Showcase Listing

Nestled in the foothills of the Great Smoky Mountains, Tellico Village comprises over 5,000 acres along Tellico Lake. Established in 1986...

Image
Showcase Listing

Twin Oaks is a 55+ active adult community located in sunny Bradenton, Florida, and brimming with serenity and charm. Our private, pet-fri...

Image
Showcase Listing

Everything you need to live life to its fullest is now in Peachtree City. With Kolter Homes’ award-winning active adult community, Cressw...

Image
Showcase Listing

Cresswind Georgia at Twin Lakes is a new, gated 55+ community in the metro Atlanta, Georgia area. With a focus on fitness, relationships,...

Image
Showcase Listing

Bon Ayre is a 55+ active adult, manufactured home land lease community located in Smyrna, Delaware, a town which was recently ranked 31st...

Image
Showcase Listing

COMING SOON to North Carolina is a vibrant, brand new 55+ active adult community! Cresswind Wesley Chapel is slated for ...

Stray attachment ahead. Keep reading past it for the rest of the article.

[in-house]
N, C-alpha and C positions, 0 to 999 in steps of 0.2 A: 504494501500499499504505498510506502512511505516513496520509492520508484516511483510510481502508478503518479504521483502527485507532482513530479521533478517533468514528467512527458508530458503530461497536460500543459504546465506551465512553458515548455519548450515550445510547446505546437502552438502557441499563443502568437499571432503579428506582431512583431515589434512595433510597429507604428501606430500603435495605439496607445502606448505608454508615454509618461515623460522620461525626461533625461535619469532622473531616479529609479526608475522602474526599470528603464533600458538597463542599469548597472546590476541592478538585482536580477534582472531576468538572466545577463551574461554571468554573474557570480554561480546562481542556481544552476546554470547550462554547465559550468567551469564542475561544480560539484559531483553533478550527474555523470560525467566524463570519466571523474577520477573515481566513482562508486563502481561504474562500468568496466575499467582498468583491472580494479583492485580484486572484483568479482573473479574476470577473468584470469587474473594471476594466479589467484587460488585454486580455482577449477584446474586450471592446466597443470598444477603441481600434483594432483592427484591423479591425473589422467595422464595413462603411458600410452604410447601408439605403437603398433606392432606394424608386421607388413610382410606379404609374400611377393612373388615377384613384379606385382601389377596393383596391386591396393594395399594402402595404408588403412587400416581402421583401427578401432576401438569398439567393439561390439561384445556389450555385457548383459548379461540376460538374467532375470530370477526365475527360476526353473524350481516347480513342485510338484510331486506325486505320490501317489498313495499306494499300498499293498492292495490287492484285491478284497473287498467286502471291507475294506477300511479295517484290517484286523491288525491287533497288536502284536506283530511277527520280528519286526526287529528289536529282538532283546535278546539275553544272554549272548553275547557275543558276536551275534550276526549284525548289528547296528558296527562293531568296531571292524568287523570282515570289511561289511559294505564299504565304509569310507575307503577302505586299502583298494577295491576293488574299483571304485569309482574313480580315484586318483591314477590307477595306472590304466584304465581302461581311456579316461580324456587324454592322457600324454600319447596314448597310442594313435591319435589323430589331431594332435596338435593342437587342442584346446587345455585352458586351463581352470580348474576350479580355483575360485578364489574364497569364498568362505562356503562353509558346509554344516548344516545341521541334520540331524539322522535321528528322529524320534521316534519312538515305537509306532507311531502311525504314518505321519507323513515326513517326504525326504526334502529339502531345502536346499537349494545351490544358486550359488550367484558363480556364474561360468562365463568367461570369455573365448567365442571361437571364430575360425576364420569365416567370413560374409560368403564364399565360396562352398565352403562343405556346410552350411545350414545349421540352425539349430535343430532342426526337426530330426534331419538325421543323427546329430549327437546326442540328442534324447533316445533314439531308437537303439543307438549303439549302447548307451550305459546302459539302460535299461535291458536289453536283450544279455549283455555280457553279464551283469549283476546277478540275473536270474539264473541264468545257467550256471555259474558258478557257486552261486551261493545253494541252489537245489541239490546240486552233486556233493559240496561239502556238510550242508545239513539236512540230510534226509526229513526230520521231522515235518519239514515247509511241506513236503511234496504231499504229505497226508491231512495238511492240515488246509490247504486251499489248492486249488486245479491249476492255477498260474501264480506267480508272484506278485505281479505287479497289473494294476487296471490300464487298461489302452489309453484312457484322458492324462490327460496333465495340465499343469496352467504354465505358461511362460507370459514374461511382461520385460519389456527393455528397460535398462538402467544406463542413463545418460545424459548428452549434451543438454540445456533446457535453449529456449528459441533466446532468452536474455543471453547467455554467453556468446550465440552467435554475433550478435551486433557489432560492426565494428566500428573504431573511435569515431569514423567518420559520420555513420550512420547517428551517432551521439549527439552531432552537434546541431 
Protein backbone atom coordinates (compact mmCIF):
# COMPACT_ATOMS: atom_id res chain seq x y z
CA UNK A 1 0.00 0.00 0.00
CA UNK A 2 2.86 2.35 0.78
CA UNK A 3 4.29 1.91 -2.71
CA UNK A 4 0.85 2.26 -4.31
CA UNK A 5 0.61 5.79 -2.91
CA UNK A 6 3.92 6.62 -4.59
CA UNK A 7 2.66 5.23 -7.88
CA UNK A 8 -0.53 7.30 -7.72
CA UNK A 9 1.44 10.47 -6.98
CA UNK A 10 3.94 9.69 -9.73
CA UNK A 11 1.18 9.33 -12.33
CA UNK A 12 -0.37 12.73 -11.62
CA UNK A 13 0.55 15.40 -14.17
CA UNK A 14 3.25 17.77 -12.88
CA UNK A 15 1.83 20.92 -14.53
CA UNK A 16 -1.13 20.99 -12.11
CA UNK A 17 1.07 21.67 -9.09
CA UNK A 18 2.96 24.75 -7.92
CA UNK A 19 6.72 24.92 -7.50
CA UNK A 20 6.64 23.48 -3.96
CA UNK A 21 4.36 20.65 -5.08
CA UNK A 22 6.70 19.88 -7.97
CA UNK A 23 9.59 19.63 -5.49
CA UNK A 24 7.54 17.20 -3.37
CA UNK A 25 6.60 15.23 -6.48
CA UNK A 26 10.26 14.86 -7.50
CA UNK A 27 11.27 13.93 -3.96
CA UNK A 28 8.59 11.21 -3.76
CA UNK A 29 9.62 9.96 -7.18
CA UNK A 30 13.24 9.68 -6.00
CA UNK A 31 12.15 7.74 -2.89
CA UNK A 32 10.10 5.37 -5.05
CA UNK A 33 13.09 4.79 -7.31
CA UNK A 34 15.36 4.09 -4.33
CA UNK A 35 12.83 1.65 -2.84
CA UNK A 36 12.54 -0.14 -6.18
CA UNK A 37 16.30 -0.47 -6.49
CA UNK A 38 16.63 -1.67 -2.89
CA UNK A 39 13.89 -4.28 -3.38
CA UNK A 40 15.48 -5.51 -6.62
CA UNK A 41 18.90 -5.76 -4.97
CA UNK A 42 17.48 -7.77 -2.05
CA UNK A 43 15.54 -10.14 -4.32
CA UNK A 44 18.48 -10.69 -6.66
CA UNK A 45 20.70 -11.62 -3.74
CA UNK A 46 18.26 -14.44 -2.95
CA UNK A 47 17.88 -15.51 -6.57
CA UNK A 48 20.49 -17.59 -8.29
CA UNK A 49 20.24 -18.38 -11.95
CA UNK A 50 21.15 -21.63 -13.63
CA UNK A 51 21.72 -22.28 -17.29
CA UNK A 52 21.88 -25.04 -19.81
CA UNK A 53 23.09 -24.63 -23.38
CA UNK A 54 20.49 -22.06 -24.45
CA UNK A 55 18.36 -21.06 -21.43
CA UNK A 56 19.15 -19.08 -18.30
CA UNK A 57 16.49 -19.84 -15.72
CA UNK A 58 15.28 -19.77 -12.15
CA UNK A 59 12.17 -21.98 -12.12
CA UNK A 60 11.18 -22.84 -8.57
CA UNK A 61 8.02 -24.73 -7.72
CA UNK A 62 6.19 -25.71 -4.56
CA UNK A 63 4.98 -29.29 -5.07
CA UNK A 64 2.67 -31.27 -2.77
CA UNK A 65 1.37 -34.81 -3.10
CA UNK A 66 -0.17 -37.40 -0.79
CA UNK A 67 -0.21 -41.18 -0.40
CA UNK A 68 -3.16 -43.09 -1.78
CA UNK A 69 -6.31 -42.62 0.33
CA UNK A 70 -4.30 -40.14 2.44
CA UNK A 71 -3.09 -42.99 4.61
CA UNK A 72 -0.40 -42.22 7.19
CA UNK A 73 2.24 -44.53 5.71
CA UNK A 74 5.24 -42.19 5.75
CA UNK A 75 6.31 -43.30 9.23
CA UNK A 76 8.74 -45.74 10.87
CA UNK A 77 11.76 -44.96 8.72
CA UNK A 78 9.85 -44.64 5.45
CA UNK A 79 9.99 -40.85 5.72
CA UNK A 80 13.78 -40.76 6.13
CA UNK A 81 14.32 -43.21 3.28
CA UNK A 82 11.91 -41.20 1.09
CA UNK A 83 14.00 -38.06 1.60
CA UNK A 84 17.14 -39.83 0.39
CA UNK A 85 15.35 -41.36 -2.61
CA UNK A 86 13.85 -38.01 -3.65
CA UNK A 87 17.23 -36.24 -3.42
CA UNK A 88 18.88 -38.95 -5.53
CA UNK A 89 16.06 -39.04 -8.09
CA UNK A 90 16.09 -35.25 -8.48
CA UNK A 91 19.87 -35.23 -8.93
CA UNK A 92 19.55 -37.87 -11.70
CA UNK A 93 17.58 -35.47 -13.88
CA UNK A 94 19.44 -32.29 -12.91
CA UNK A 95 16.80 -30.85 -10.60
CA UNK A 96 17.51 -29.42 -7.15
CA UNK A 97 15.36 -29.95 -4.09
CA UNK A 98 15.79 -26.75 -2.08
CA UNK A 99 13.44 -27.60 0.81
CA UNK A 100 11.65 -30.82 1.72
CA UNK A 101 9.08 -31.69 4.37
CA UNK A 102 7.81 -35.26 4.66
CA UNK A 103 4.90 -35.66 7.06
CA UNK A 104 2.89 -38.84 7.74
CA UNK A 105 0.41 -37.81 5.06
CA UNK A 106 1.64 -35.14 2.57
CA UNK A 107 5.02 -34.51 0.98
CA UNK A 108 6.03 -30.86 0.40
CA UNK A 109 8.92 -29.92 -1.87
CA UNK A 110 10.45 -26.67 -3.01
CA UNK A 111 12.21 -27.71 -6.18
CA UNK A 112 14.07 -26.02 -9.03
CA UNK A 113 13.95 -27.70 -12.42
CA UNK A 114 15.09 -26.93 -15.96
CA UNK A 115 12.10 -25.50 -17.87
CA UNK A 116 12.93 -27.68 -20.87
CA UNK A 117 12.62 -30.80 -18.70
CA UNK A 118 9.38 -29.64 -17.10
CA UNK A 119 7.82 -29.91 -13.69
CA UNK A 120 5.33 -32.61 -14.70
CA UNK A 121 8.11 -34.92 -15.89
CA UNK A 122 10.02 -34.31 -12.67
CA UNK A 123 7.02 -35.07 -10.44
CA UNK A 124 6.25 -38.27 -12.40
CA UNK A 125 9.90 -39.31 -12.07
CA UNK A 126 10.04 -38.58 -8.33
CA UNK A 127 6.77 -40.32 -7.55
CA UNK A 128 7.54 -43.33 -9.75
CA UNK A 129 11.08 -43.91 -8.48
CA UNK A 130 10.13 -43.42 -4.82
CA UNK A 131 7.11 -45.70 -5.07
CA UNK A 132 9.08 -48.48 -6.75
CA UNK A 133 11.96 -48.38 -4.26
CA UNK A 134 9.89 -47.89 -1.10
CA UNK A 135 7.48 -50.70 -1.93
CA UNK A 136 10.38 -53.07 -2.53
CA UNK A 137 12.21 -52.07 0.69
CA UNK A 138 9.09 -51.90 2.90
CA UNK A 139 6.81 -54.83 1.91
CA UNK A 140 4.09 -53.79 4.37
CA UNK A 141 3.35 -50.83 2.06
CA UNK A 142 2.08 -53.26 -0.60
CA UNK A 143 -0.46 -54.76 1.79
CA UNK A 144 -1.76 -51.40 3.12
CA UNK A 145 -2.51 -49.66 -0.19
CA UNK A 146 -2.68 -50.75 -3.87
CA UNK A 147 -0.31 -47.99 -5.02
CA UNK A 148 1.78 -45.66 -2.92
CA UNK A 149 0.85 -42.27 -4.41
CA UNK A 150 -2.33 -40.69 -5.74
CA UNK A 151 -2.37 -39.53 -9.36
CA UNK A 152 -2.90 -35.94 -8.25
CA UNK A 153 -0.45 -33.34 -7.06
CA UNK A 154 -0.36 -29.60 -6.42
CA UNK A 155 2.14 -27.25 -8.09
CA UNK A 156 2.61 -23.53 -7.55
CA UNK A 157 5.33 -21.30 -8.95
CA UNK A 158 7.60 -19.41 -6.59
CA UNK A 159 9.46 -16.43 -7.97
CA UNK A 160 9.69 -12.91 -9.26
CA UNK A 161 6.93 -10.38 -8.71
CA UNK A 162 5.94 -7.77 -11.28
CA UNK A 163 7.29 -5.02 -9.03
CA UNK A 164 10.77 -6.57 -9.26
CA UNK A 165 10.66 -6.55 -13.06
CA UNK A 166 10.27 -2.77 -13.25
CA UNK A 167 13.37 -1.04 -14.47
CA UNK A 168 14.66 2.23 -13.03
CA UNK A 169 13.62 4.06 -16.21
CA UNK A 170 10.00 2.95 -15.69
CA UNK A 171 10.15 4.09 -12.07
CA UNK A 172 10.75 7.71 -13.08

Image

The 5 Secrets of Super-Agers: Your Brain Can Get Better As You Age

Category: Health and Wellness Issues

November 2021 — In Dr. Sanjay Gupta’s book, “Keep Sharp: Build a Better Brain at Any Age“, the neurosurgeon states early on that “you can make your brain better, faster, fitter, and yes, sharper”. That is good news – we are not stuck with an aging brain that diminishes every day thanks to old age, too much drinking, or other bad habits. His book is about propagating brain cells and making our existing ones more efficient. Not to make us smarter, but to help us “navigate life” better.

People tend to think that memory loss is something that comes automatically with old age, which is not the case. Cognitive decline is not inevitable. Just about everyone worries about memory lapses, like forgetting the name of the person you have known for years, but that is not as worrisome as some might think. “Keep Sharp:” is dedicated to the idea that you can have your own “sharp brain” program to improve your thinking and memory, no matter what your age.

The book has several sections, and the most important is probably his 5 pillars of brain health. We will venture to say that you will not be able to guess which pillar is number one.

A self assessment